With Sweeney Todd artistic director leaves on a high note
Eight years ago Mark Bellamy grabbed the reins at Vertigo Theatre as the new artistic director and even then he knew he would eventually conclude his tenure at the company by directing one of his favourite musicals: Sweeney Todd: The Demon Barber of Fleet Street . With the final production of Vertigo’s season Bellamy’s dream turns into reality — Sweeney Todd hits the boards this week.
Though he’s ending his time at Vertigo Theatre on a high note his stint at the helm began with numerous challenges: the company faced just under $250000 of debt; ticket sales trended downward; the company had lost touch with the community. Bellamy knew the situation was unsustainable and he sought solutions.
“We needed to reconnect with our audience and become relevant to the city” he says. “We needed to make high-quality shows that audiences wanted to see. And we needed to increase our ability to fundraise and increase ticket sales and sponsorships. The main way you overcome these kinds of challenges is to make sure you’re connecting with your stakeholders — your audience. If you’re not connecting with your audience you can’t do anything. You need to be able to say to granters and sponsors ‘Look how valued we are by the people we serve.’”
Bellamy looks back on his time at Vertigo with pride. Under his tenure he says the company expanded in many ways. Company revenue jumped by 90 per cent and audiences turned out in greater numbers. More than that Bellamy is impressed with the way the company has pushed the envelope with how audiences see mystery theatre.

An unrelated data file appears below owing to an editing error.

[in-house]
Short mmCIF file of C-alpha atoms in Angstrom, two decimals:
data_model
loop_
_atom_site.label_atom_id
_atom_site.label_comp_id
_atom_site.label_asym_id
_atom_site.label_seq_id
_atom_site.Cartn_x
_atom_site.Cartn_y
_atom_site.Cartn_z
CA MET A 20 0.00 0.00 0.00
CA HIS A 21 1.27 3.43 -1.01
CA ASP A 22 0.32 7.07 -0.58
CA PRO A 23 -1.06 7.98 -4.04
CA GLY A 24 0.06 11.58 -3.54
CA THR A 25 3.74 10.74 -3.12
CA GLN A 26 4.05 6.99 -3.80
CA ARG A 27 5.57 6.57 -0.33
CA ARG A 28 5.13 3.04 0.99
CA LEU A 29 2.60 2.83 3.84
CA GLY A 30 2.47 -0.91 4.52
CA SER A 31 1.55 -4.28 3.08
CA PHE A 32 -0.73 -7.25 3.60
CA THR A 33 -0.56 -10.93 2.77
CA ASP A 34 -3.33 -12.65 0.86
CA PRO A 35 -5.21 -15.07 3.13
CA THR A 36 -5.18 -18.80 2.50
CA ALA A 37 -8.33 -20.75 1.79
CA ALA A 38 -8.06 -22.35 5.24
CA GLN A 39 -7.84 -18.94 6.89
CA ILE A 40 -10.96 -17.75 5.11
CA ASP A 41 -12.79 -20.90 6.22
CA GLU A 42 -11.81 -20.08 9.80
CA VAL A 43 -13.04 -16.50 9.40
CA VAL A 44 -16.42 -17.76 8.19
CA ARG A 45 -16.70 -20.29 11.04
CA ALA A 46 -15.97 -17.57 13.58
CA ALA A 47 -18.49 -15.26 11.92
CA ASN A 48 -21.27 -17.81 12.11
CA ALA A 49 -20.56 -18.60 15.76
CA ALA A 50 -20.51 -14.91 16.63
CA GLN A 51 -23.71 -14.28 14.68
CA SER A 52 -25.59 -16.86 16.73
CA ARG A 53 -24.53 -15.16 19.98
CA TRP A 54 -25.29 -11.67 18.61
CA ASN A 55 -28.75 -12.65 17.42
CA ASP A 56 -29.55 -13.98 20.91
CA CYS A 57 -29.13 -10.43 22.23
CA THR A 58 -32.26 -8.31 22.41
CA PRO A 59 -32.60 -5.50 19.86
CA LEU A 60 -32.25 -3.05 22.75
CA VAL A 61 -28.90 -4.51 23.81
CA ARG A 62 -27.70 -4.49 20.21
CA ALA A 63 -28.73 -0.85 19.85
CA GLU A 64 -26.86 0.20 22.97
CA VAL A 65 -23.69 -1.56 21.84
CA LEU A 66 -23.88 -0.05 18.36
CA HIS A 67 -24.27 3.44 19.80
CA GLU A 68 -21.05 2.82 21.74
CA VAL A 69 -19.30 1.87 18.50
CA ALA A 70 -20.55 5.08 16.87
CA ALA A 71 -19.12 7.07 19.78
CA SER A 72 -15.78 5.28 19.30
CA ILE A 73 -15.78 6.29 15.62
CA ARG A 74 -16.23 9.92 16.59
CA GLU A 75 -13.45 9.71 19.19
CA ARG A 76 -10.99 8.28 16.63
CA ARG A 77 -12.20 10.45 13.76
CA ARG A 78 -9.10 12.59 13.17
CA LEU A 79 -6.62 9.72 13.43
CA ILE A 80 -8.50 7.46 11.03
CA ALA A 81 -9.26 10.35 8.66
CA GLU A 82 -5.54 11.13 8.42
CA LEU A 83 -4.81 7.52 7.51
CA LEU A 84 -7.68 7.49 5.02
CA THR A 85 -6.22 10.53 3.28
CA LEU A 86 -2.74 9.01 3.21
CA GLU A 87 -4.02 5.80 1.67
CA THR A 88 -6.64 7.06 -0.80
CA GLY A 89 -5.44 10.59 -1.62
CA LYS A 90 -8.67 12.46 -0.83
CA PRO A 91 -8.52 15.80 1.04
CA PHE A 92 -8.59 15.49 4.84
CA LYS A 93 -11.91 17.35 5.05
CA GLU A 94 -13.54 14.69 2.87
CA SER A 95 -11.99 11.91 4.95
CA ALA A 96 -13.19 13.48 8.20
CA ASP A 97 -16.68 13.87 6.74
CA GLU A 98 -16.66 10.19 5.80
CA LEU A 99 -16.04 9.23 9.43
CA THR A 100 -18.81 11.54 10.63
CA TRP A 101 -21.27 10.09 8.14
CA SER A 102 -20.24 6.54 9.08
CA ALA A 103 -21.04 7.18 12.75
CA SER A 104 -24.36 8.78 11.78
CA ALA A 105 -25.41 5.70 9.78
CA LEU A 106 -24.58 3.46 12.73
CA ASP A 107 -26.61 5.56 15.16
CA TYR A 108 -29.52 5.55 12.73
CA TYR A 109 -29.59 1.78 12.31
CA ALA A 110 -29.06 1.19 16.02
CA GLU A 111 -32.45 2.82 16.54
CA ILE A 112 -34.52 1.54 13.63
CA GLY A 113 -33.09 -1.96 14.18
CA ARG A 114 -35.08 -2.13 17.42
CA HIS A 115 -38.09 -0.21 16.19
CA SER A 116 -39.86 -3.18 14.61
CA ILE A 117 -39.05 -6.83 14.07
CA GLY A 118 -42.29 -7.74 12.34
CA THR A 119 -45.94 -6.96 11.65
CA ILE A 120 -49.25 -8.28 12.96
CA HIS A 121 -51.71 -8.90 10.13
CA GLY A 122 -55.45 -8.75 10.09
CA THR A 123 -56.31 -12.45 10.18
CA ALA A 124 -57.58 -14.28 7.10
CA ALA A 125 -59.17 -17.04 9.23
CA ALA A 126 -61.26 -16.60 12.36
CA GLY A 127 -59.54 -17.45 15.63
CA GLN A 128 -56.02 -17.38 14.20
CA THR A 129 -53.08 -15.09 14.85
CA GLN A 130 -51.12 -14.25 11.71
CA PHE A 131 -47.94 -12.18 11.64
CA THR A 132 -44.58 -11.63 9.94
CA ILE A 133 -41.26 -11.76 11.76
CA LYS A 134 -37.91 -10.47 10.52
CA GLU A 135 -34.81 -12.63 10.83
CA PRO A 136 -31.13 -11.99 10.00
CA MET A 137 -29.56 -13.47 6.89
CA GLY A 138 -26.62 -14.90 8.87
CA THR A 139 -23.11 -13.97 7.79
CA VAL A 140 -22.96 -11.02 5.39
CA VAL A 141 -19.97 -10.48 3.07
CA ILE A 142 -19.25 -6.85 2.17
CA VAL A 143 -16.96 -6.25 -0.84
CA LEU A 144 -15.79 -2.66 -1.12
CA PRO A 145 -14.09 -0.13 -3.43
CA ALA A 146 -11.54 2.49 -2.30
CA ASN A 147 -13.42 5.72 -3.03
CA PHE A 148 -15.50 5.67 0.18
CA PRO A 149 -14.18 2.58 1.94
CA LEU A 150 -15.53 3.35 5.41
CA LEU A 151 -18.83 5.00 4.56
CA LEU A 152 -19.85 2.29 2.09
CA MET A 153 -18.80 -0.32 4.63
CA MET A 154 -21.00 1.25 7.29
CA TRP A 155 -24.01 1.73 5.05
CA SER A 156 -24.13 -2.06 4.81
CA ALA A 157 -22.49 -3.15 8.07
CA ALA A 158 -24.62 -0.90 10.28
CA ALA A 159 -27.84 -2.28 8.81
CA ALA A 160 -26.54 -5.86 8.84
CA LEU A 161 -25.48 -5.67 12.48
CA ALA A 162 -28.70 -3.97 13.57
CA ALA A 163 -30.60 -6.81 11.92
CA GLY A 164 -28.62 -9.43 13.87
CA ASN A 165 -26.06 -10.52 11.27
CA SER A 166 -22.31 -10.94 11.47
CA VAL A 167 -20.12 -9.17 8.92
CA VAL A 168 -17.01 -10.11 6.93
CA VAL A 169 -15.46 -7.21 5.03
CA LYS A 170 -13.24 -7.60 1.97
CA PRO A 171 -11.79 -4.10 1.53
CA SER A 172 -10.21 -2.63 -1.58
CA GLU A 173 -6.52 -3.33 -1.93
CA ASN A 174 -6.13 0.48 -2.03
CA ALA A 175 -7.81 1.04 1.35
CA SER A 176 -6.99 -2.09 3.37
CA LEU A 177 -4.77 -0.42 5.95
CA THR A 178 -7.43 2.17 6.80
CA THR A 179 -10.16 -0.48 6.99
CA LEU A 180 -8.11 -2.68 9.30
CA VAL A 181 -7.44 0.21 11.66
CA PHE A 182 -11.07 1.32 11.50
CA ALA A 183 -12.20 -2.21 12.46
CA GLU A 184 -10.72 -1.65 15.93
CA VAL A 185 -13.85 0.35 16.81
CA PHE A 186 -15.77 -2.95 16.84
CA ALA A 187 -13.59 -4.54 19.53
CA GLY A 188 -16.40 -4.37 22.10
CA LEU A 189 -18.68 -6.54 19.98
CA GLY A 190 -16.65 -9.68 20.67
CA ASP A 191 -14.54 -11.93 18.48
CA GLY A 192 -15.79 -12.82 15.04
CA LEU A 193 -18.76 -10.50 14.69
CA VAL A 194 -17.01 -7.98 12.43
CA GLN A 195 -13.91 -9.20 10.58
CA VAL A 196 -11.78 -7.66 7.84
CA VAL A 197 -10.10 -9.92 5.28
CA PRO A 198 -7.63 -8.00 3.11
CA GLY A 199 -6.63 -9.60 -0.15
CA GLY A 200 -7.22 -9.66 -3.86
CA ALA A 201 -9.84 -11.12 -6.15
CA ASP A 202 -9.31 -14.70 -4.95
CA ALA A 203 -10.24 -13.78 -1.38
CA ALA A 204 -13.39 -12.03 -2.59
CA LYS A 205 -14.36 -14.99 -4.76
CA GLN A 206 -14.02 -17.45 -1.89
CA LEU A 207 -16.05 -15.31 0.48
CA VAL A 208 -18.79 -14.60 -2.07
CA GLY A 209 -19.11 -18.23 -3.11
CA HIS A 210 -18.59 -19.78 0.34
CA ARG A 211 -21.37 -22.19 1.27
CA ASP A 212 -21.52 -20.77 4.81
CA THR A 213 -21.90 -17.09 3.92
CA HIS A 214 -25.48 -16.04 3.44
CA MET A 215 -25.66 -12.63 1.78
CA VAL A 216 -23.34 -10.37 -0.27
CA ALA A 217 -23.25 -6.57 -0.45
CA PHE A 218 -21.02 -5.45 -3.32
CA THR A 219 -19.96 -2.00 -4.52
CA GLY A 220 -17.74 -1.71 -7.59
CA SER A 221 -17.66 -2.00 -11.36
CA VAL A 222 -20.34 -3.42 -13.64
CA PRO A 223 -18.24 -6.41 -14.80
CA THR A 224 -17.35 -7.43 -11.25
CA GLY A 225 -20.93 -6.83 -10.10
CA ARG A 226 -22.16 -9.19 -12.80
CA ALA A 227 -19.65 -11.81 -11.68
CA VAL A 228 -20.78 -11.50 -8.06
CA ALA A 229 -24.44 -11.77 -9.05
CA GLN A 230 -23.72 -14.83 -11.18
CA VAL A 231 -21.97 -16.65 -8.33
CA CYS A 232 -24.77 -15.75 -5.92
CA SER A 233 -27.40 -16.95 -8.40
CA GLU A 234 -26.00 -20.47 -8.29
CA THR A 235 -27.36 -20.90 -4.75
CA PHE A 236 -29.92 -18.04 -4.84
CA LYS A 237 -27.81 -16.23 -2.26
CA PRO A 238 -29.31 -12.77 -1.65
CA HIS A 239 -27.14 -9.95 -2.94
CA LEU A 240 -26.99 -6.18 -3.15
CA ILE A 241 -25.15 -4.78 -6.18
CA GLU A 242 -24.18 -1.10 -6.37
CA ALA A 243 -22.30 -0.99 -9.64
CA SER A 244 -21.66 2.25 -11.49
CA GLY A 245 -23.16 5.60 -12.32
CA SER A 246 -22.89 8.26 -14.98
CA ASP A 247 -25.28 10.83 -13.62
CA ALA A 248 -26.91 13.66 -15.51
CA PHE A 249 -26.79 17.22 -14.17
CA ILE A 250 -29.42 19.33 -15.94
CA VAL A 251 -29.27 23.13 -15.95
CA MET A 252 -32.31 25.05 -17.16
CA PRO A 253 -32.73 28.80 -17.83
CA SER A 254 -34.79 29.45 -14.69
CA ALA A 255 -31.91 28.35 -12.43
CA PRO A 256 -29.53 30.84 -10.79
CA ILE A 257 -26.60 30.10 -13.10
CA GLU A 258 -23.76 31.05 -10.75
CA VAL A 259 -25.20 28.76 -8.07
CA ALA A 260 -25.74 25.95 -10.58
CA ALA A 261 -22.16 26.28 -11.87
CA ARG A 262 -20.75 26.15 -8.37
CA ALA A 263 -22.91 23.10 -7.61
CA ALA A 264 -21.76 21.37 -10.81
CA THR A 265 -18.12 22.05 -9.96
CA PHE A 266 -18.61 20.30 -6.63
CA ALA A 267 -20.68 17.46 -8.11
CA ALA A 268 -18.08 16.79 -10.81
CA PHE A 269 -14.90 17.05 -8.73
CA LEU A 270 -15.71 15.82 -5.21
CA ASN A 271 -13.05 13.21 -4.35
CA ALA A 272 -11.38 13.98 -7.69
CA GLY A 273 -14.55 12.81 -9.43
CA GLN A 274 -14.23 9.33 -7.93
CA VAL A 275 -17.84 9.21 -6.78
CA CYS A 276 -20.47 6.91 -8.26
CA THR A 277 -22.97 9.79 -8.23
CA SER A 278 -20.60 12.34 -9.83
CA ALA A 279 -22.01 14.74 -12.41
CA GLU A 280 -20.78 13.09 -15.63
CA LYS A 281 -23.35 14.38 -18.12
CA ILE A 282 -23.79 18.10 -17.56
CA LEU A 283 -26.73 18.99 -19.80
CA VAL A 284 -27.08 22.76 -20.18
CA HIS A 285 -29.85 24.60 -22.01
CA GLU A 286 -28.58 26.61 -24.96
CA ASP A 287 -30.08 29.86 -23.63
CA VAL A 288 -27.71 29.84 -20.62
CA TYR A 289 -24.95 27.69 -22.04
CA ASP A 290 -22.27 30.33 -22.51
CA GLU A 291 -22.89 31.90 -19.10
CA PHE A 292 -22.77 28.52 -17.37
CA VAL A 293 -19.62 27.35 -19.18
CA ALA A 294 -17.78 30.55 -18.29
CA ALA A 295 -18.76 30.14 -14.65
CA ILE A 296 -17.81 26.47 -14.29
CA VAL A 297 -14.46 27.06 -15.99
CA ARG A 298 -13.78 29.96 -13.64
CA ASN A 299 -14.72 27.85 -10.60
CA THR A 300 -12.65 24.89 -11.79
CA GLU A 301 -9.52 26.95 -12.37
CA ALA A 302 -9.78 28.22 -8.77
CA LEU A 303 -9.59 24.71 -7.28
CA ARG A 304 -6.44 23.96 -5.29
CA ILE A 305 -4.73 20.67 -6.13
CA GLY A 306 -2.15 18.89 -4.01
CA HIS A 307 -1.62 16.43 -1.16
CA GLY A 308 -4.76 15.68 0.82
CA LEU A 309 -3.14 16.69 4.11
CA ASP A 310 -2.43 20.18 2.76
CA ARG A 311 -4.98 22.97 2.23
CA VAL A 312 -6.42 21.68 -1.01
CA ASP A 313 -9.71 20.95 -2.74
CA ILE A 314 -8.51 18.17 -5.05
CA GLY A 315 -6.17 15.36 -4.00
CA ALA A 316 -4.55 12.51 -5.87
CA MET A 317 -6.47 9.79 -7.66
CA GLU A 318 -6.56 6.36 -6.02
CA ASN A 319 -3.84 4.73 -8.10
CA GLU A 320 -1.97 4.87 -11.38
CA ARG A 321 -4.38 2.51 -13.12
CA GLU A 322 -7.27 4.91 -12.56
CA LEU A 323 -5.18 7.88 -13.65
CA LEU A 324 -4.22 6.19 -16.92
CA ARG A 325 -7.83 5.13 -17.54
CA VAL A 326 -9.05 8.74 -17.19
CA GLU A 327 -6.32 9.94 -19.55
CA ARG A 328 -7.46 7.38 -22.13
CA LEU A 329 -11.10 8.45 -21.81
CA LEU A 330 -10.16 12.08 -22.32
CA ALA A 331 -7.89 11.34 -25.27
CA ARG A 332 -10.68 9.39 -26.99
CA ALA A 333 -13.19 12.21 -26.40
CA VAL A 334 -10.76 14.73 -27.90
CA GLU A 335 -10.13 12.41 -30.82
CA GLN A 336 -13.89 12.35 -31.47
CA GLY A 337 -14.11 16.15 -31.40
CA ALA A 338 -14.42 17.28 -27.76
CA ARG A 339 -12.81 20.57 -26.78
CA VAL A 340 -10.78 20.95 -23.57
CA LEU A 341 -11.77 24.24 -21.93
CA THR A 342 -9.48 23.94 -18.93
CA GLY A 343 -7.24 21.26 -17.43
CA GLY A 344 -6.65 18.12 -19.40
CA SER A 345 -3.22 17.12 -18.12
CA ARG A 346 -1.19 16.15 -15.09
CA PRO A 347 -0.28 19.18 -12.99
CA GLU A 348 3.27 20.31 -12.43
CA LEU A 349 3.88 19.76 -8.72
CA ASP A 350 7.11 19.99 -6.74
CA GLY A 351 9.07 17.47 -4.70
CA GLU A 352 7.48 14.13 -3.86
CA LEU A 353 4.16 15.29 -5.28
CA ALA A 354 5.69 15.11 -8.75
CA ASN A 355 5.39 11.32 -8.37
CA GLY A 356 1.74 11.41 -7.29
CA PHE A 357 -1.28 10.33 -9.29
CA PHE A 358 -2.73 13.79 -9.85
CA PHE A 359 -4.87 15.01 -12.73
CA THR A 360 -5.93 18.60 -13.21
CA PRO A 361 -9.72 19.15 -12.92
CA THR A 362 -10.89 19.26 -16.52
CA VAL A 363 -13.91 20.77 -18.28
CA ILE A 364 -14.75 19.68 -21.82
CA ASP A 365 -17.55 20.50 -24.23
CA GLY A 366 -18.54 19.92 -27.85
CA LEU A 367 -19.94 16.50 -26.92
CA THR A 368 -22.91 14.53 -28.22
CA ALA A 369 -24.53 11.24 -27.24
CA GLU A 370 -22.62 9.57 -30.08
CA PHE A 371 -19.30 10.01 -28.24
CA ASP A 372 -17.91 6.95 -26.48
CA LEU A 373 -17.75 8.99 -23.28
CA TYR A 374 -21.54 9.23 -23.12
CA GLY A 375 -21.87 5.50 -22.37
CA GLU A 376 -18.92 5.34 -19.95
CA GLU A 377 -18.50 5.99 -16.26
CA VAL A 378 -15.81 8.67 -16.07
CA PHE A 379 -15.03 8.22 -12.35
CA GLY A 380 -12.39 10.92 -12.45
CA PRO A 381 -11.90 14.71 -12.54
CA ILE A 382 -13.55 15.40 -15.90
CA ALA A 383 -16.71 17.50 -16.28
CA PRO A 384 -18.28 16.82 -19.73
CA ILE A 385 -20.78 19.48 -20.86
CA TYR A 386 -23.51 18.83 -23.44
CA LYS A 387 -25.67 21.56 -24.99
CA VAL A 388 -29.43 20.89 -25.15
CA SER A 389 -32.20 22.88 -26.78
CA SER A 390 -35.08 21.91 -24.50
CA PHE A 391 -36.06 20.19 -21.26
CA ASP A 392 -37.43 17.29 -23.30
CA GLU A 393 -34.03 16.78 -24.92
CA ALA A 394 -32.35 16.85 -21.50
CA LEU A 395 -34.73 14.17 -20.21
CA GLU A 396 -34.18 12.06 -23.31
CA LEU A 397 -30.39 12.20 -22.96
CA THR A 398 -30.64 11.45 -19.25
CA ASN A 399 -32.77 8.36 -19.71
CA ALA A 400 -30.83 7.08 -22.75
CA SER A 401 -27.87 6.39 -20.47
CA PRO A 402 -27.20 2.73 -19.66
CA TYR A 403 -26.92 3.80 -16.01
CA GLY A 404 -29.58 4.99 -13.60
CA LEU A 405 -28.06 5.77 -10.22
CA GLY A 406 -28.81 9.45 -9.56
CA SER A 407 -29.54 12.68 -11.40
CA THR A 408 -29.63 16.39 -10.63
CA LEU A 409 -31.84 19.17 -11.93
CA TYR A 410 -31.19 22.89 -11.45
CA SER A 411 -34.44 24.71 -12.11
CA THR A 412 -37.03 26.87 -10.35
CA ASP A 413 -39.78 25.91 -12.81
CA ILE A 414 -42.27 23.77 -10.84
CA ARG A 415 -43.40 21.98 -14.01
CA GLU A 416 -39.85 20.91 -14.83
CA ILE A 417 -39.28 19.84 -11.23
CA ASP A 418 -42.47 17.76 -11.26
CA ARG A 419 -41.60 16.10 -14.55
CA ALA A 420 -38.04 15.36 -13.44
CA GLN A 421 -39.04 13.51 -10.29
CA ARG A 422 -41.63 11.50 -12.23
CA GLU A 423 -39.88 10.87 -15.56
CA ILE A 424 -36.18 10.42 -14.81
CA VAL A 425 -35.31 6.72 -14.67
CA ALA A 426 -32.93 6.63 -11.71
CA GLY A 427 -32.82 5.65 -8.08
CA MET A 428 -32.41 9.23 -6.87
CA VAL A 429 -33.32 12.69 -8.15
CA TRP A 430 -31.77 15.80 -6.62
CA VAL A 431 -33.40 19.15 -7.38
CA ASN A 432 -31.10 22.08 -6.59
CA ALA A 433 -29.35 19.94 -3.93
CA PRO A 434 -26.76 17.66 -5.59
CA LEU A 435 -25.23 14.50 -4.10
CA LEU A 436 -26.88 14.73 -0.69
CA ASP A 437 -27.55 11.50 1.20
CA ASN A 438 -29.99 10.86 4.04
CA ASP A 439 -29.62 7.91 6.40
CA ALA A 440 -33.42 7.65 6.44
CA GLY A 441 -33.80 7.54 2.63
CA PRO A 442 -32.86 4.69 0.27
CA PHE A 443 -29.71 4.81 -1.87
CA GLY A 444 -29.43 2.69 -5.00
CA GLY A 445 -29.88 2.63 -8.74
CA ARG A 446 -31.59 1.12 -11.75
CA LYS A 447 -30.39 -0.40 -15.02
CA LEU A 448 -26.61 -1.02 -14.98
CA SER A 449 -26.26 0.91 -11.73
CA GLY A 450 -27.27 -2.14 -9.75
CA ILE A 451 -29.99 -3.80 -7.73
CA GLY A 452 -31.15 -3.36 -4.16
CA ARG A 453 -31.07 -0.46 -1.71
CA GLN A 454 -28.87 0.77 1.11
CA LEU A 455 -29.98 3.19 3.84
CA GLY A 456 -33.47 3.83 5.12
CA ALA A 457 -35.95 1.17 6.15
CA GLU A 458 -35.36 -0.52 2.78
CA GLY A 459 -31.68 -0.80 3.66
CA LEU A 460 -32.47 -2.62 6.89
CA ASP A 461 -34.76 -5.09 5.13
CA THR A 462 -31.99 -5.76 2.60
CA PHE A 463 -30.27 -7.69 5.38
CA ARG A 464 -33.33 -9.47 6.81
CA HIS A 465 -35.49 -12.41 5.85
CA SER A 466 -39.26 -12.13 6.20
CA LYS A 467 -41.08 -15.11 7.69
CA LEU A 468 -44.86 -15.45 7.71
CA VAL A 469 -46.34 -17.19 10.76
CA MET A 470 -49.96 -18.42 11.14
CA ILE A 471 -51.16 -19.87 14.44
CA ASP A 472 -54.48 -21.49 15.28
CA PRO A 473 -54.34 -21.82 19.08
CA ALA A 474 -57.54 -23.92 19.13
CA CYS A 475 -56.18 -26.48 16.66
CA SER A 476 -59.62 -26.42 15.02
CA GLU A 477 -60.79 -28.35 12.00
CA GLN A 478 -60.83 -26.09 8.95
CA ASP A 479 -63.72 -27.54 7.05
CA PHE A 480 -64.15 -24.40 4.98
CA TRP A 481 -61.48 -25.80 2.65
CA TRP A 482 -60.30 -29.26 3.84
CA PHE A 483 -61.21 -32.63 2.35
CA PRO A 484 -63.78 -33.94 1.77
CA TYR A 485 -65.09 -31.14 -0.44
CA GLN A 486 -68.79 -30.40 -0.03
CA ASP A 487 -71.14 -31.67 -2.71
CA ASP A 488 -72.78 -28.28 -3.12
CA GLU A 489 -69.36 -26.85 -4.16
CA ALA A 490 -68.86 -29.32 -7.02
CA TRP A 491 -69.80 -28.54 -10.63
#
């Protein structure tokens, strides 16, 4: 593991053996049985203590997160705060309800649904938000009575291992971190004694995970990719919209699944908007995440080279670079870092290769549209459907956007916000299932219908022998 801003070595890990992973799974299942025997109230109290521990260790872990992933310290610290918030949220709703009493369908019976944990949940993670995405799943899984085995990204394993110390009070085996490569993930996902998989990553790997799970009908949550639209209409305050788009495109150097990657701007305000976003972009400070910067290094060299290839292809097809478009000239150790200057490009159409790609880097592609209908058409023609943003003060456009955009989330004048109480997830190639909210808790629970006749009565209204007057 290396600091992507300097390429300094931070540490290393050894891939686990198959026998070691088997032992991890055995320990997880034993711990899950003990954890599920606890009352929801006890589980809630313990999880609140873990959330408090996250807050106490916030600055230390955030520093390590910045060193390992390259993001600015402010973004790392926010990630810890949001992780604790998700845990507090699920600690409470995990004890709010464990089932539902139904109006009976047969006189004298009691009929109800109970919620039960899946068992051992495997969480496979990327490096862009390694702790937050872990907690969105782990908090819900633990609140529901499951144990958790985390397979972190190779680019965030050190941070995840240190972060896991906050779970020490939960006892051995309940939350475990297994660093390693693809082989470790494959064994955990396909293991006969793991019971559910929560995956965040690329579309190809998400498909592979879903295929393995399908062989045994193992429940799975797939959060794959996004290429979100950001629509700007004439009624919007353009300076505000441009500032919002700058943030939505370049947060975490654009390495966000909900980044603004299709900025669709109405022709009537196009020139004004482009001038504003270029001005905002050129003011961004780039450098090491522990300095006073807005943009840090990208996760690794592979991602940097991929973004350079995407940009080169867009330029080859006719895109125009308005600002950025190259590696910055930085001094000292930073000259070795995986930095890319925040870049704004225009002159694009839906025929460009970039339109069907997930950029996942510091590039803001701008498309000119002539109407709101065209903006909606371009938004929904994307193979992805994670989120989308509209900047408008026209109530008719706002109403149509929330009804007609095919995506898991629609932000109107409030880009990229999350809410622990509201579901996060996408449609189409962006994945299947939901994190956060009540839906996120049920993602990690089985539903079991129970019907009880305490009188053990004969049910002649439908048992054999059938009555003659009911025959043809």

“We’ve enjoyed a lot of artistic success” he says. “There have been a lot of highlights.”
Eight years ago the company was in no condition to mount a production like Sweeney Todd .
Set in 19th century England the musical tells the story of Benjamin Barker (also known as Sweeney Todd) who spent years in exile for a crime he didn’t commit. Now returning to London he learns his wife and daughter died at the hands of the malicious Judge Turpin. Barker vows revenge on Turpin and the London populace. Collaborating with the baker Mrs. Lovett he charms clueless customers into his barbershop and with his razor slits their throats. Mrs. Lovett then bakes the victims into pies. The original production opened on Broadway at the Uris Theatre in 1979 and ran for over 500 performances. Stephen Sondheim penned the music and lyrics; Hugh Wheeler wrote the libretto.
Everyone who knows Bellamy knew he wanted to close his tenure at Vertigo by directing the well-known musical. When asked if he was saving the best for last he says “Absolutely.” He goes on to say “I love everything about the play. The music is extraordinary; it serves the story so beautifully. Thematically it is so deep and so rich. But I love the story the most. People look at it as a very dark story. And it is. But buried in all the blood and darkness is a very touching story.”
Directing a play like this is not for the faint of heart.
“It’s hellishly hard. The entire show is underscored for two hours and everything is timed; the precision of the show is just incredible” says Bellamy. “As a director you have to understand why the music is where it is and what it does to the story. I’ve been obsessing over the show for 20 years and I’m still discovering things. This is one of the most exhausting plays I’ve discovered in my career.”
Bellamy insists that opportunities to see Sweeney Todd are rare making it all the more special for Vertigo to stage it. He says it’s unlikely the play will appear in Calgary again any time soon.
“You need the right resources and the right people to do it” he explains. “This is going to be a very unique production and this kind of thing doesn’t happen very often.”
When he moves on from Vertigo Bellamy plans to direct productions with various companies in Calgary. Happy as he feels about his time with Vertigo he says he looks forward to directing and creating without the added worry of running a company.